One of the biggest hurdles to starting a photography business is figuring out how you will price your photo shoots. Some photographers (myself included) may delay starting a photography business because thinking about pricing paralyzes them. Don’t let this happen to you! There are many ideas as to the best way to price your work, but we will go over a simple formula that will help you determine a good starting point. Then we will discuss when and how to adjust that rate over time. The most important point to remember that it is better to have a price than nothing at all. You can adjust the price over time as your circumstances change.
The basic formula for how it costs you to do work is materials + labor + overhead = total cost. This means that you’ll have to document the amount you spend on photography equipment, as well as track the amount of time spent on each photography session. This includes time spent before the photo shoot prepping the equipment, time traveling to and from the photo shoot, and the time spent on location. The time spent editing photos in Adobe Lightroom during post-production should also be accounted for. Finally, the overhead needs to be estimated. Overhead costs include but is not limited to: internet, website, virtual assistant, advertising, rent, utilities, supplies, insurance, and accounting services. It also includes production cost and shipping charges for photo albums.
Once you have calculated the total cost for a photo shoot, then you can multiply that base number by your desired profit. For example, if your total cost for a 2 hour photo shoot is $150 and your desired profit is 20%, then you’d simply multiply 150 x 1.2. The total comes out to be $180, which is what you’d charge your client. Although doing formulas and tracking expenses is never fun for anyone, it is very important to get in the habit to do so. Especially as a business owner, tracking how your money goes out is a crucial skill. Tracking income is much easier and by default we all do it already.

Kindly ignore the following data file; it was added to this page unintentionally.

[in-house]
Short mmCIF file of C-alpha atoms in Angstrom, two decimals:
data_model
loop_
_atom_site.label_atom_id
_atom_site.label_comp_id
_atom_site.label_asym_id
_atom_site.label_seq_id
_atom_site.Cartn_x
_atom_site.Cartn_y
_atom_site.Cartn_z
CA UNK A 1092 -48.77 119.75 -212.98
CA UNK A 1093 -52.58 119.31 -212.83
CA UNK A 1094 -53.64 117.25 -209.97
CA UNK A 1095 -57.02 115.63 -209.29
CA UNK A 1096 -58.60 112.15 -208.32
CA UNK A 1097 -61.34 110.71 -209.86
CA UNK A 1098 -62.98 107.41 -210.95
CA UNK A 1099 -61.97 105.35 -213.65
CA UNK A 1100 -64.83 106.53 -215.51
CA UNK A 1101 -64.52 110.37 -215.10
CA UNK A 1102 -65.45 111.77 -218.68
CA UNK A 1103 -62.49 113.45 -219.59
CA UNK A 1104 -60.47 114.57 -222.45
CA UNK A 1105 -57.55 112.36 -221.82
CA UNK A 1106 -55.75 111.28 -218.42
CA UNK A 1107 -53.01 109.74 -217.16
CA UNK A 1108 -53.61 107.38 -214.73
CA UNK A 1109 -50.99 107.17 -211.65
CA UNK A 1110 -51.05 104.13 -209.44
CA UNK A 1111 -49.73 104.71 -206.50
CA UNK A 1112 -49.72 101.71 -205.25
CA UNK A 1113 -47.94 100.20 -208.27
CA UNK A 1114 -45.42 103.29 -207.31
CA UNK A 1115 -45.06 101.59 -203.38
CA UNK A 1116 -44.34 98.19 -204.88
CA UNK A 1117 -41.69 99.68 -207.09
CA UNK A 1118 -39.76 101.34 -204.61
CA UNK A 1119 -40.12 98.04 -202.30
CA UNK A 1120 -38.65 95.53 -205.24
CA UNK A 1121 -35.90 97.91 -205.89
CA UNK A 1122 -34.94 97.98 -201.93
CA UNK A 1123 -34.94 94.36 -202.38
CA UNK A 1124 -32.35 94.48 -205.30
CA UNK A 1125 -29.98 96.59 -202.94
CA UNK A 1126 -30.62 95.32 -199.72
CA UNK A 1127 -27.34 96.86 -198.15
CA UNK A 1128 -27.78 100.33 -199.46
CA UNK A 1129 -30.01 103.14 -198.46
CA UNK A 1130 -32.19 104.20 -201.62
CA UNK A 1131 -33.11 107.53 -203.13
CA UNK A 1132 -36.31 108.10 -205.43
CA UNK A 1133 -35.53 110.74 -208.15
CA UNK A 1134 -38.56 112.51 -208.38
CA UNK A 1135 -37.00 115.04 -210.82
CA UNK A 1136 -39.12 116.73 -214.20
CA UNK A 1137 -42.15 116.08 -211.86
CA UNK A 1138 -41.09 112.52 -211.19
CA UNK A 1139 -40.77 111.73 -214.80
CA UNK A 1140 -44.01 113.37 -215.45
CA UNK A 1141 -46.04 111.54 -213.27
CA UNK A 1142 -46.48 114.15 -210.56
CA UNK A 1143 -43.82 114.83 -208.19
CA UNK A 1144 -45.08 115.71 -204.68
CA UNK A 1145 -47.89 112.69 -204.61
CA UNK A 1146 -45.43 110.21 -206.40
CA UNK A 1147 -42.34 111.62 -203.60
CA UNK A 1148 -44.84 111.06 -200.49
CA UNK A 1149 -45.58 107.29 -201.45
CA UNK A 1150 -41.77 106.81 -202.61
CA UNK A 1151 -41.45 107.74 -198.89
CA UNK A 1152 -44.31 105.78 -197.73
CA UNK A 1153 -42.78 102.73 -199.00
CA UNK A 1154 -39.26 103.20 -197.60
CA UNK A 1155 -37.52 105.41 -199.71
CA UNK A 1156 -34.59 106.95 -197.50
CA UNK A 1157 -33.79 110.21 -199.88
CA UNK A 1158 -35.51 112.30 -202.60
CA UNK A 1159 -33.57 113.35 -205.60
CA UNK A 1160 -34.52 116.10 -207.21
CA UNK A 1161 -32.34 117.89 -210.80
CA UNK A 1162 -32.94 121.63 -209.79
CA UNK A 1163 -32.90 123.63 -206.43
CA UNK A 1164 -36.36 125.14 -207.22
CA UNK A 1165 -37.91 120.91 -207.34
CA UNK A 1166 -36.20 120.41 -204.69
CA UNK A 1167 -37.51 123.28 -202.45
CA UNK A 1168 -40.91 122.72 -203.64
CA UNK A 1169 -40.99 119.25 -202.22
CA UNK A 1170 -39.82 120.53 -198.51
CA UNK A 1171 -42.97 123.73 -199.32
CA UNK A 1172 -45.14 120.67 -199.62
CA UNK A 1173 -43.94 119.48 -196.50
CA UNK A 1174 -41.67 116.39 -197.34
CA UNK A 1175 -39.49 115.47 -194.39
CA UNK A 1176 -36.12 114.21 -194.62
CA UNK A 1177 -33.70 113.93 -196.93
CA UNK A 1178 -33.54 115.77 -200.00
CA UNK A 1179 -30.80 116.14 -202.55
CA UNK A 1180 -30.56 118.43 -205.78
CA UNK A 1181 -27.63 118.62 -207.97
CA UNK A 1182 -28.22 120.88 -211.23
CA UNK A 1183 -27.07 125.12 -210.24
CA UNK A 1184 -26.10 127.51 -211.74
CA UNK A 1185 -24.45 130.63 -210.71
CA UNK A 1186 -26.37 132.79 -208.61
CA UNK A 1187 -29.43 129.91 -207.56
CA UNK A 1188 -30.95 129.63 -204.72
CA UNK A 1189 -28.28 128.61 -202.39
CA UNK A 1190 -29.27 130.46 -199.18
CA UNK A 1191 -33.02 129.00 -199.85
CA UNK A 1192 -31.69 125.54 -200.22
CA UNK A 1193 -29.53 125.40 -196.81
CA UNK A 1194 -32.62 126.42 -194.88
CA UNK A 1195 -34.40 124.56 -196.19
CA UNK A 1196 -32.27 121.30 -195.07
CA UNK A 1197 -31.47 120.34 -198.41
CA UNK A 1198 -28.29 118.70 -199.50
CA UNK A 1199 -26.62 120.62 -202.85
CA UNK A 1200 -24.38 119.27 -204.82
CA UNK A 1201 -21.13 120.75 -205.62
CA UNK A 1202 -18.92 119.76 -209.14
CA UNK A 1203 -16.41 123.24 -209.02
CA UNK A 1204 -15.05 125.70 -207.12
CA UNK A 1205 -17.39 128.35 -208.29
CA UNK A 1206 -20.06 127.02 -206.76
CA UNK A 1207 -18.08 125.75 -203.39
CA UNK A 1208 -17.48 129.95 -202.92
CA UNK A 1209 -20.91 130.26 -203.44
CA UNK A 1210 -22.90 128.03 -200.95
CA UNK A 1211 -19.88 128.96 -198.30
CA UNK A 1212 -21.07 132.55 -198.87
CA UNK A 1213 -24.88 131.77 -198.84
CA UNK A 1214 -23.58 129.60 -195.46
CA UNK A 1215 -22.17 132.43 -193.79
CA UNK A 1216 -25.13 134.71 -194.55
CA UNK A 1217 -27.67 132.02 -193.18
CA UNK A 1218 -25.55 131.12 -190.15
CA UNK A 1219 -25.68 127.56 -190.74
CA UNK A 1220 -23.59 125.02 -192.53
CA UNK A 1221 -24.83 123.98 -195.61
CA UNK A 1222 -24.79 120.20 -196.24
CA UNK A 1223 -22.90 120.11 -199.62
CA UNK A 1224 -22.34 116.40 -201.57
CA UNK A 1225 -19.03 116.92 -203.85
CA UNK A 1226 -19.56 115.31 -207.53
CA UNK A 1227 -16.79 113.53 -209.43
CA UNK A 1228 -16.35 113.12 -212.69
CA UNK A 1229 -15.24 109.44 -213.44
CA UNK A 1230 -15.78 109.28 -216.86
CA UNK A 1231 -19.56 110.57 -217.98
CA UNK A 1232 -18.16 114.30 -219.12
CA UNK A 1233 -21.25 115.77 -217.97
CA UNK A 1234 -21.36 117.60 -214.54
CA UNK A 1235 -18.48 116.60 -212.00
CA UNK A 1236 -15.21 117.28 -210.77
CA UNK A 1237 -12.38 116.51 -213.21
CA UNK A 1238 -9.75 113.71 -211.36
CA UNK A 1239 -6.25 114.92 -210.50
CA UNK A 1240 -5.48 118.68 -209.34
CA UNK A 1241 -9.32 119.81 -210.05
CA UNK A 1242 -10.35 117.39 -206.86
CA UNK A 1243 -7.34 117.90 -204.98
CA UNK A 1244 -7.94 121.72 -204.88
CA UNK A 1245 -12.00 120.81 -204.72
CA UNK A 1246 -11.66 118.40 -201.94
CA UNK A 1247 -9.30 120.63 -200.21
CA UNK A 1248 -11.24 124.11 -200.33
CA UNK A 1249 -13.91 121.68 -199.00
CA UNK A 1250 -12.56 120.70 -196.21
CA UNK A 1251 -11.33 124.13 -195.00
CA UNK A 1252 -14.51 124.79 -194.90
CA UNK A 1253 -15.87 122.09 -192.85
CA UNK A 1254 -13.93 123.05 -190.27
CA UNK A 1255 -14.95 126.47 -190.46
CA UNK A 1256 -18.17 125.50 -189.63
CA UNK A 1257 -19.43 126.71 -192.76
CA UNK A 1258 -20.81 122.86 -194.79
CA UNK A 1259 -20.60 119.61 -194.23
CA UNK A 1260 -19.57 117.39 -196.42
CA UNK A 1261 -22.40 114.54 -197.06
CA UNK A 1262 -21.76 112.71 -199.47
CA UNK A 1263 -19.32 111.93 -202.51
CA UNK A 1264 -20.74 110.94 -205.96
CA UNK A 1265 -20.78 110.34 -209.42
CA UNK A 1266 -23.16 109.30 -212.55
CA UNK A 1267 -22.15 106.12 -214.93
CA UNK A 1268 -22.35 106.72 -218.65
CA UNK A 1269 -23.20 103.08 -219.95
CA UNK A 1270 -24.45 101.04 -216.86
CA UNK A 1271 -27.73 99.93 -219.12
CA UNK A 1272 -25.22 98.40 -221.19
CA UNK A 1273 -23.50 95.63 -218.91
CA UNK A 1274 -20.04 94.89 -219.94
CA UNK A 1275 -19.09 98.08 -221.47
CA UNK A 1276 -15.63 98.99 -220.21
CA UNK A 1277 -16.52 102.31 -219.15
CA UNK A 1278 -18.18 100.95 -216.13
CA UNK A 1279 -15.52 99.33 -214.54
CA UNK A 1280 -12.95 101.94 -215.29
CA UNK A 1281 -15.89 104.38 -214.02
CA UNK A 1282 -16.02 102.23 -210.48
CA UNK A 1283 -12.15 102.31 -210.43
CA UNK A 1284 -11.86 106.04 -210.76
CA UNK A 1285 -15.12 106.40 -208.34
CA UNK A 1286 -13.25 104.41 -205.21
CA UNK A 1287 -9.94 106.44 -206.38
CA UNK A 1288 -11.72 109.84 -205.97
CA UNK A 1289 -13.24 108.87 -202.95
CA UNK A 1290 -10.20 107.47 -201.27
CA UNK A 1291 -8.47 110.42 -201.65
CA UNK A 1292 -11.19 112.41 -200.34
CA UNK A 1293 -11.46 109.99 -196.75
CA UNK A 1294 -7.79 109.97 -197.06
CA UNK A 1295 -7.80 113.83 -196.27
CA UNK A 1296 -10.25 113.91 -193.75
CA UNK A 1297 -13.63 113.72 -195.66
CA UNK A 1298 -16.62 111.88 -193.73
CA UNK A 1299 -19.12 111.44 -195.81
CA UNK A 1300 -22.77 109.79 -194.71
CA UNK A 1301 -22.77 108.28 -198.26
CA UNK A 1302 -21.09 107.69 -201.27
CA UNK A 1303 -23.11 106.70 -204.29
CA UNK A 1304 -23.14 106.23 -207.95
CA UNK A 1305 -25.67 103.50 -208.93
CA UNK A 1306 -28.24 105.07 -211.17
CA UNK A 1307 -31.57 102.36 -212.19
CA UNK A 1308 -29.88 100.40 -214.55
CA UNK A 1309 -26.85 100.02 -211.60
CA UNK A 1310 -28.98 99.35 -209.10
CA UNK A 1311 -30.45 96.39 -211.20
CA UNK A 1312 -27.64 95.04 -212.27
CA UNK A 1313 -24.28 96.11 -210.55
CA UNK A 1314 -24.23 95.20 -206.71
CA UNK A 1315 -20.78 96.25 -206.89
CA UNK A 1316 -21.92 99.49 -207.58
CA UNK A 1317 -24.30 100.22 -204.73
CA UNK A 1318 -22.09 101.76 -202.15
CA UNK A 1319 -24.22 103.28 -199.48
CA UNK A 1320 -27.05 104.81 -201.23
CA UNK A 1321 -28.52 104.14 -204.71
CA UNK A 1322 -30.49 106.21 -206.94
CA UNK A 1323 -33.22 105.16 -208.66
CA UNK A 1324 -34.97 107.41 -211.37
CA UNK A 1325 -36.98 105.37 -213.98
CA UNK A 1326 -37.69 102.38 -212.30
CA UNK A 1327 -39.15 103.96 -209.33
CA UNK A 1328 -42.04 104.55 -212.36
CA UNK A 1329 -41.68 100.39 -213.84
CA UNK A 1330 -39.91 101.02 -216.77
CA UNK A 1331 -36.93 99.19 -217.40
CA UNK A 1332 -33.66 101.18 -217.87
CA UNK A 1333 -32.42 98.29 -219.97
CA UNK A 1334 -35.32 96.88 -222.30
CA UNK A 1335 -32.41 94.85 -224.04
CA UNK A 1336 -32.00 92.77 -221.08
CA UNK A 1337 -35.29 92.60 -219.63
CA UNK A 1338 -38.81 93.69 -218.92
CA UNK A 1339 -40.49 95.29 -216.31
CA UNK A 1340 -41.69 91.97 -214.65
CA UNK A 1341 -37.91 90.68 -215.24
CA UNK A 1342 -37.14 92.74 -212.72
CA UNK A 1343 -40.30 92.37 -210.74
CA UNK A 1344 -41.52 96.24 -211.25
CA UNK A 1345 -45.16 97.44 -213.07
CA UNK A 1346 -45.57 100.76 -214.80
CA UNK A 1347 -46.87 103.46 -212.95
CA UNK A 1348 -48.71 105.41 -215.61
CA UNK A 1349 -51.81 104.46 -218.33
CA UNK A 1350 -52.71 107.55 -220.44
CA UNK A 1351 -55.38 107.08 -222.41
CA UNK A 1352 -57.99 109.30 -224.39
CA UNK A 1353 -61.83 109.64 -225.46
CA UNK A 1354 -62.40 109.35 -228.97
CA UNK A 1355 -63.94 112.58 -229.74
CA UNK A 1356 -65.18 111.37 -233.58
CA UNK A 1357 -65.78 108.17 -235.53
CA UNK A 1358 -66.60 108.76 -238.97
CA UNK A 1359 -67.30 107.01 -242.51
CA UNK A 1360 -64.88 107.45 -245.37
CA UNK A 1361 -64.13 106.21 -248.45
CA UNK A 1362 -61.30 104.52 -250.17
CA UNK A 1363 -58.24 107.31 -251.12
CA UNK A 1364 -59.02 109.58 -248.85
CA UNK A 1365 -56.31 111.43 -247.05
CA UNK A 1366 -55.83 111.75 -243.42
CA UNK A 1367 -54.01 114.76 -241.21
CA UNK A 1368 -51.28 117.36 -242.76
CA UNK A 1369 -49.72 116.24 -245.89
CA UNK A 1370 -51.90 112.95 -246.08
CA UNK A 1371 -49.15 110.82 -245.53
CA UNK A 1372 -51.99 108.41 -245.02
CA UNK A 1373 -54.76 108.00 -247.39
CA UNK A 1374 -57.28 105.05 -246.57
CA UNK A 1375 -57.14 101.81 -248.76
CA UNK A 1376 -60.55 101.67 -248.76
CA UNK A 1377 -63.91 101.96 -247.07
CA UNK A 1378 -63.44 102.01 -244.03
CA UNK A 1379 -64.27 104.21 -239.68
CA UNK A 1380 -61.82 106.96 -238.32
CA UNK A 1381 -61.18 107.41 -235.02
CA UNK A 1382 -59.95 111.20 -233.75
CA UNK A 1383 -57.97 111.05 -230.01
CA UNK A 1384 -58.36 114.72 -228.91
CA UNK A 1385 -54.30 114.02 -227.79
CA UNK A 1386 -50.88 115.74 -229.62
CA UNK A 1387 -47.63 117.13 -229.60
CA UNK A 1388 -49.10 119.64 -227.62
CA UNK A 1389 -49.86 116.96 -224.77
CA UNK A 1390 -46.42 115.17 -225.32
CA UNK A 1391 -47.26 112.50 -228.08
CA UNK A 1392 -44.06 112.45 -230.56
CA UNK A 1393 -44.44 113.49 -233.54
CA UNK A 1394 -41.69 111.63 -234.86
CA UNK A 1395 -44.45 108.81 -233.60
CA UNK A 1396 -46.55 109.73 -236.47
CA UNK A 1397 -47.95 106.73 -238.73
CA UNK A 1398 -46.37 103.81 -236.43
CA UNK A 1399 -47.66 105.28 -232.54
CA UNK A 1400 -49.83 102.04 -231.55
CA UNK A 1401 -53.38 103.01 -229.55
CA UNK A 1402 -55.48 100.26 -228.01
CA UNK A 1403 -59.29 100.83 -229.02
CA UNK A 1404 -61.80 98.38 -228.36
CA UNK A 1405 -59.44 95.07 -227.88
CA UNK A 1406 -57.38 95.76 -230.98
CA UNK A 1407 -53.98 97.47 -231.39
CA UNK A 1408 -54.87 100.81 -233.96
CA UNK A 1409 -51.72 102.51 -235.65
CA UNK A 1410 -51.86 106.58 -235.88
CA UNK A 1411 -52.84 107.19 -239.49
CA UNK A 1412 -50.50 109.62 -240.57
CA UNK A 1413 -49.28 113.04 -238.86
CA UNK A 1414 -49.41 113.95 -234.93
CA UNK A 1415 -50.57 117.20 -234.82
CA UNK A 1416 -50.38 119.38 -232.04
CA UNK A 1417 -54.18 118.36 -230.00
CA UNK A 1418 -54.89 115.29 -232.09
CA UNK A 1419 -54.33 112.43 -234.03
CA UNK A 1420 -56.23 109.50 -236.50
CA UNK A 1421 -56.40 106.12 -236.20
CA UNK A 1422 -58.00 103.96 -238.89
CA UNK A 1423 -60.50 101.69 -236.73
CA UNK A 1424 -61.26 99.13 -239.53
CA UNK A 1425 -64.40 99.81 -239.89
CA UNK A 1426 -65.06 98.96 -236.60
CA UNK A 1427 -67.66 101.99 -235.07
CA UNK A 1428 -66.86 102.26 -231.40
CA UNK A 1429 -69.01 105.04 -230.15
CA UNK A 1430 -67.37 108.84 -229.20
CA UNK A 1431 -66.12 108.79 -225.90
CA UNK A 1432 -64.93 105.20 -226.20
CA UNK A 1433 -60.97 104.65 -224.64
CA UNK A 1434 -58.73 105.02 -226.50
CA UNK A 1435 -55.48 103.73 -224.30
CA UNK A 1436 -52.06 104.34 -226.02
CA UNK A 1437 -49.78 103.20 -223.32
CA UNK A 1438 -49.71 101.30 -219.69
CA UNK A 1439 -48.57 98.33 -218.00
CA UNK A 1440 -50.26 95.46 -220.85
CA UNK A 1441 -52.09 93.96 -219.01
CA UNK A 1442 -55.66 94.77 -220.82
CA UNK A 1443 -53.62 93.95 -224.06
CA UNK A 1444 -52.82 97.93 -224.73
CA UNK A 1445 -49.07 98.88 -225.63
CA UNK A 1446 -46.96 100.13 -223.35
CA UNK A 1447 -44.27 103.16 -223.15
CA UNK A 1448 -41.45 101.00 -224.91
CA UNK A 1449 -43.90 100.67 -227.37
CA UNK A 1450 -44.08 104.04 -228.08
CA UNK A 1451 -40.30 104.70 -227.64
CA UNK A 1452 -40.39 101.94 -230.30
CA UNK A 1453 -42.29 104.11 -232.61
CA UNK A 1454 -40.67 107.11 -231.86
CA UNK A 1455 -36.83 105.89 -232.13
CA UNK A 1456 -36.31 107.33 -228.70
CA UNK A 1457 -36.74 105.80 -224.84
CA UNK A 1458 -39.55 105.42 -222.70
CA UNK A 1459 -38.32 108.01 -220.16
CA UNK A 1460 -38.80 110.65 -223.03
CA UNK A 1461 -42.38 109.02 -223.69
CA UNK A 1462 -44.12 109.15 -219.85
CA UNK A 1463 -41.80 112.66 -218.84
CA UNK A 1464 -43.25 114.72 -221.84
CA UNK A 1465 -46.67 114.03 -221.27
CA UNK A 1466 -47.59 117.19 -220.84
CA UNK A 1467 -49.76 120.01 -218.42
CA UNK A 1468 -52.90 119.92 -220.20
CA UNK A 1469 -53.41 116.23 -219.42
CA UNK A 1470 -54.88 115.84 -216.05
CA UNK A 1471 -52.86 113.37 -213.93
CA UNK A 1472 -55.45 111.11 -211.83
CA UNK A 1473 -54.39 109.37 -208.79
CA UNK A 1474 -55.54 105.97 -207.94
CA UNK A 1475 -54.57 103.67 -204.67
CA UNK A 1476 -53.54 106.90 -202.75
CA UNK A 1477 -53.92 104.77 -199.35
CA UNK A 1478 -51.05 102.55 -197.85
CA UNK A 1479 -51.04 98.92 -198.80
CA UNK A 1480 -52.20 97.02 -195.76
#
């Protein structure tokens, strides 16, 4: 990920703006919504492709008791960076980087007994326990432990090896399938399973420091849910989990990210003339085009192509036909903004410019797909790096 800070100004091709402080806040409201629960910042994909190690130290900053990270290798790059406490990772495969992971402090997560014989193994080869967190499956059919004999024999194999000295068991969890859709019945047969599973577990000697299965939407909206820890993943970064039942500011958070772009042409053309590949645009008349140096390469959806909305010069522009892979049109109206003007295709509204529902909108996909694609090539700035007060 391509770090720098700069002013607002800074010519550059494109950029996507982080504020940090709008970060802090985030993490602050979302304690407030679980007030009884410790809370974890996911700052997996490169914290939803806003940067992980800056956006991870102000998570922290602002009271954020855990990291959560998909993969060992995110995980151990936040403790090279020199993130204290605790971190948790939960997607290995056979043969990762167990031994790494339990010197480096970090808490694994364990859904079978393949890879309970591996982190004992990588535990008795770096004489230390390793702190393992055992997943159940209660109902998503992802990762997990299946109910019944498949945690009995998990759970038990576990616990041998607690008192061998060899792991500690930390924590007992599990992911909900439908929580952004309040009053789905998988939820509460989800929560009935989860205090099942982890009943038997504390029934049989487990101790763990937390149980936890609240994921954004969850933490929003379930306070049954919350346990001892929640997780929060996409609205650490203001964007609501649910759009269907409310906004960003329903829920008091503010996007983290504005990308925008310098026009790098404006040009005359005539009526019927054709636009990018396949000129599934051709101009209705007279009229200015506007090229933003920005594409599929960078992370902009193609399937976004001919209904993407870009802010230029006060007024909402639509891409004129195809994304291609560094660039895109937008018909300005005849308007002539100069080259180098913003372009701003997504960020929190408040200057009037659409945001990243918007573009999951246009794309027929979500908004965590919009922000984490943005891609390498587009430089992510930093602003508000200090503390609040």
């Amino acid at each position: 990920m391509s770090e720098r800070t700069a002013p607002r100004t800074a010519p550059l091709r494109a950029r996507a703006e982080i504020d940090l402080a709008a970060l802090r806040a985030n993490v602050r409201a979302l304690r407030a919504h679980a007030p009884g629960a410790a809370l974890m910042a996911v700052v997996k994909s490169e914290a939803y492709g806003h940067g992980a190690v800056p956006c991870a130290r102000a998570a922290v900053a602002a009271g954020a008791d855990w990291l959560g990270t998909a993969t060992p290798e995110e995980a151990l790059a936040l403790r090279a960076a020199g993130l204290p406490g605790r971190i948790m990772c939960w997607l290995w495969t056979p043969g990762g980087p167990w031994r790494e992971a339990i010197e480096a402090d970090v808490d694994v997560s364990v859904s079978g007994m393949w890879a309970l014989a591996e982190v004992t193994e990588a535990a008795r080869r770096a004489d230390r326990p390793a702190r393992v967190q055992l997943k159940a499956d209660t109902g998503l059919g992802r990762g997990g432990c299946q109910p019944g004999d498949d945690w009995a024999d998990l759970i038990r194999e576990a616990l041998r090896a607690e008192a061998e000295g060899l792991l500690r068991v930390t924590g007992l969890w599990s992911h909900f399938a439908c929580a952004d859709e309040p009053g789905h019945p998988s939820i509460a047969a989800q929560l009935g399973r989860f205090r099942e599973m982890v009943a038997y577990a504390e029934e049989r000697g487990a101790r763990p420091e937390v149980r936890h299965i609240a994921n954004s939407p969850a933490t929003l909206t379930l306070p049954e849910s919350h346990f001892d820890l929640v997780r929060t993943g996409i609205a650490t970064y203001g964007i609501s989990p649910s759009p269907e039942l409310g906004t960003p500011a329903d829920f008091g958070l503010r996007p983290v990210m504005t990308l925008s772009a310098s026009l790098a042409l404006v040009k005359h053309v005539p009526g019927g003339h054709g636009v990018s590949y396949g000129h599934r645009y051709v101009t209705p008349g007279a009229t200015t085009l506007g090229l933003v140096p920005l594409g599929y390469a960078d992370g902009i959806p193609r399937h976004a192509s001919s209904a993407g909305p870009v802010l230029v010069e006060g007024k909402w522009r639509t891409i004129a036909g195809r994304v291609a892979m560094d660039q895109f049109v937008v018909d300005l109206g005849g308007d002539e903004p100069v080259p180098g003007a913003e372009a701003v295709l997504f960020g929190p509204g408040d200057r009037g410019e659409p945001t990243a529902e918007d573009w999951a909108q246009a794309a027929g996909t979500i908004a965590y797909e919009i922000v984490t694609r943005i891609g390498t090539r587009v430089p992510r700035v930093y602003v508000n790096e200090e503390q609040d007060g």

The biggest advantage of pricing based on cost is that you’ll never undercut yourself and charge less than your actual costs. This is a huge problem that many new professional photographers make. It also creates a market that is unsustainable because then other photographers will charges less and less to compete with photographers who don’t charge enough. It’s one thing to trade work or work for free to expand your portfolio, but it’s another to charge $50 for senior portraits. The problem is that the people will start to think that the normal price is for senior portraits is $50, so they won’t pay anything more for it. But for $50, they’ll only be getting subpar photography from someone inexperienced. The moral of the story is to always start with your actual cost and then add more, that way you’ll never be losing money or working for free.
Of course, you will need to do some market research to see what others around you are charging. If the majority of photographers are will take senior portraits for $200 or less, then you can’t start out charging $400 a session. Market research should be done both online and by calling or talking to other photographers directly. When talking to other photographers, you will be able to ask them why they charge a certain amount. Understanding the reasons for different pricing structures can help you to determine what is best for you.
There is no magic formula that works for everyone. As your photography business progresses, you’ll find that your prices will also change over time to account for changes in your own business and in the market around you. For example, you will likely be investing some of your profits back into photography equipment. New equipment isn’t cheap, and it all adds up. So remember to continue tracking this extra cost and account for it in your overhead costs. After a certain point, you may want to increase your prices in order to account for higher costs of maintaining your business. As your experience goes up, you should also increase your profit margin to reflect that.